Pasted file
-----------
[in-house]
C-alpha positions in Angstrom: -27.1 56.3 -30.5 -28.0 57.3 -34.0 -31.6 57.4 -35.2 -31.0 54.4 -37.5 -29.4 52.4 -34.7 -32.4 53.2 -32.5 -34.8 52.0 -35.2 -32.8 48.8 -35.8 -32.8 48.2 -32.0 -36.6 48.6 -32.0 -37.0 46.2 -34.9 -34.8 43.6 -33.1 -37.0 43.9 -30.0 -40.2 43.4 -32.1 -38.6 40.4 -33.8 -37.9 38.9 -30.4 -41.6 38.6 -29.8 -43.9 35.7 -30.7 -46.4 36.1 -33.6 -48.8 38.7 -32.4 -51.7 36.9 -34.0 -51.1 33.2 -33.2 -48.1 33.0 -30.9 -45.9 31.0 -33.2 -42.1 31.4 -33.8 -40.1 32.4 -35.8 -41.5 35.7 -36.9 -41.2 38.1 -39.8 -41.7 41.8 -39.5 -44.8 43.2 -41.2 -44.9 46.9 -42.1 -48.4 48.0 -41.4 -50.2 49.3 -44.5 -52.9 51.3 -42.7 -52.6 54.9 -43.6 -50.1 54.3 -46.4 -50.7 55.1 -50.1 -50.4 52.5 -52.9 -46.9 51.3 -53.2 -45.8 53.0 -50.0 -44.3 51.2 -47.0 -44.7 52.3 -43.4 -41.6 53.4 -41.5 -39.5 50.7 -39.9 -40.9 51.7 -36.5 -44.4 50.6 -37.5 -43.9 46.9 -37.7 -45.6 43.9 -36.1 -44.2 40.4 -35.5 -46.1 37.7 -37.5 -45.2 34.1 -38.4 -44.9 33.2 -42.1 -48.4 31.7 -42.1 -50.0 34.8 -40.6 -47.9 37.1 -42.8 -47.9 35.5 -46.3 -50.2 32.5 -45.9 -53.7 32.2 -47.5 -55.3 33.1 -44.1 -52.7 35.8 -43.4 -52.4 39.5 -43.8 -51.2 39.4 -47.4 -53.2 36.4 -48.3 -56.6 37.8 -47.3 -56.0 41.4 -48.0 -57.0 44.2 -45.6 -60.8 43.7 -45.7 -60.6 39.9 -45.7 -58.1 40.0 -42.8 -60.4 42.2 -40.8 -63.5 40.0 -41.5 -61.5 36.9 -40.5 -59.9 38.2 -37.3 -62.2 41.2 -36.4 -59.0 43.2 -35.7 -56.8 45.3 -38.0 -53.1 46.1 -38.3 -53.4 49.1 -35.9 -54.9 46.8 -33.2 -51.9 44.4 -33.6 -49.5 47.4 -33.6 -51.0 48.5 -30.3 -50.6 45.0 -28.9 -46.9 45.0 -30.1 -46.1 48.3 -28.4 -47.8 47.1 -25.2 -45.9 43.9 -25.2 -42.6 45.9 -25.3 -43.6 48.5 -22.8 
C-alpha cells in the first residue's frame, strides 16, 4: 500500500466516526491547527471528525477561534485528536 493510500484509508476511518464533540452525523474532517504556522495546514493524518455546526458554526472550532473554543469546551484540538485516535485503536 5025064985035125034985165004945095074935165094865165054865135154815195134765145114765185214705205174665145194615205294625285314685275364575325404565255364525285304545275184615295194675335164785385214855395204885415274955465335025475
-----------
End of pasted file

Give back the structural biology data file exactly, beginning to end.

[in-house]
C-alpha positions in Angstrom: -27.1 56.3 -30.5 -28.0 57.3 -34.0 -31.6 57.4 -35.2 -31.0 54.4 -37.5 -29.4 52.4 -34.7 -32.4 53.2 -32.5 -34.8 52.0 -35.2 -32.8 48.8 -35.8 -32.8 48.2 -32.0 -36.6 48.6 -32.0 -37.0 46.2 -34.9 -34.8 43.6 -33.1 -37.0 43.9 -30.0 -40.2 43.4 -32.1 -38.6 40.4 -33.8 -37.9 38.9 -30.4 -41.6 38.6 -29.8 -43.9 35.7 -30.7 -46.4 36.1 -33.6 -48.8 38.7 -32.4 -51.7 36.9 -34.0 -51.1 33.2 -33.2 -48.1 33.0 -30.9 -45.9 31.0 -33.2 -42.1 31.4 -33.8 -40.1 32.4 -35.8 -41.5 35.7 -36.9 -41.2 38.1 -39.8 -41.7 41.8 -39.5 -44.8 43.2 -41.2 -44.9 46.9 -42.1 -48.4 48.0 -41.4 -50.2 49.3 -44.5 -52.9 51.3 -42.7 -52.6 54.9 -43.6 -50.1 54.3 -46.4 -50.7 55.1 -50.1 -50.4 52.5 -52.9 -46.9 51.3 -53.2 -45.8 53.0 -50.0 -44.3 51.2 -47.0 -44.7 52.3 -43.4 -41.6 53.4 -41.5 -39.5 50.7 -39.9 -40.9 51.7 -36.5 -44.4 50.6 -37.5 -43.9 46.9 -37.7 -45.6 43.9 -36.1 -44.2 40.4 -35.5 -46.1 37.7 -37.5 -45.2 34.1 -38.4 -44.9 33.2 -42.1 -48.4 31.7 -42.1 -50.0 34.8 -40.6 -47.9 37.1 -42.8 -47.9 35.5 -46.3 -50.2 32.5 -45.9 -53.7 32.2 -47.5 -55.3 33.1 -44.1 -52.7 35.8 -43.4 -52.4 39.5 -43.8 -51.2 39.4 -47.4 -53.2 36.4 -48.3 -56.6 37.8 -47.3 -56.0 41.4 -48.0 -57.0 44.2 -45.6 -60.8 43.7 -45.7 -60.6 39.9 -45.7 -58.1 40.0 -42.8 -60.4 42.2 -40.8 -63.5 40.0 -41.5 -61.5 36.9 -40.5 -59.9 38.2 -37.3 -62.2 41.2 -36.4 -59.0 43.2 -35.7 -56.8 45.3 -38.0 -53.1 46.1 -38.3 -53.4 49.1 -35.9 -54.9 46.8 -33.2 -51.9 44.4 -33.6 -49.5 47.4 -33.6 -51.0 48.5 -30.3 -50.6 45.0 -28.9 -46.9 45.0 -30.1 -46.1 48.3 -28.4 -47.8 47.1 -25.2 -45.9 43.9 -25.2 -42.6 45.9 -25.3 -43.6 48.5 -22.8 
C-alpha cells in the first residue's frame, strides 16, 4: 500500500466516526491547527471528525477561534485528536 493510500484509508476511518464533540452525523474532517504556522495546514493524518455546526458554526472550532473554543469546551484540538485516535485503536 5025064985035125034985165004945095074935165094865165054865135154815195134765145114765185214705205174665145194615205294625285314685275364575325404565255364525285304545275184615295194675335164785385214855395204885415274955465335025475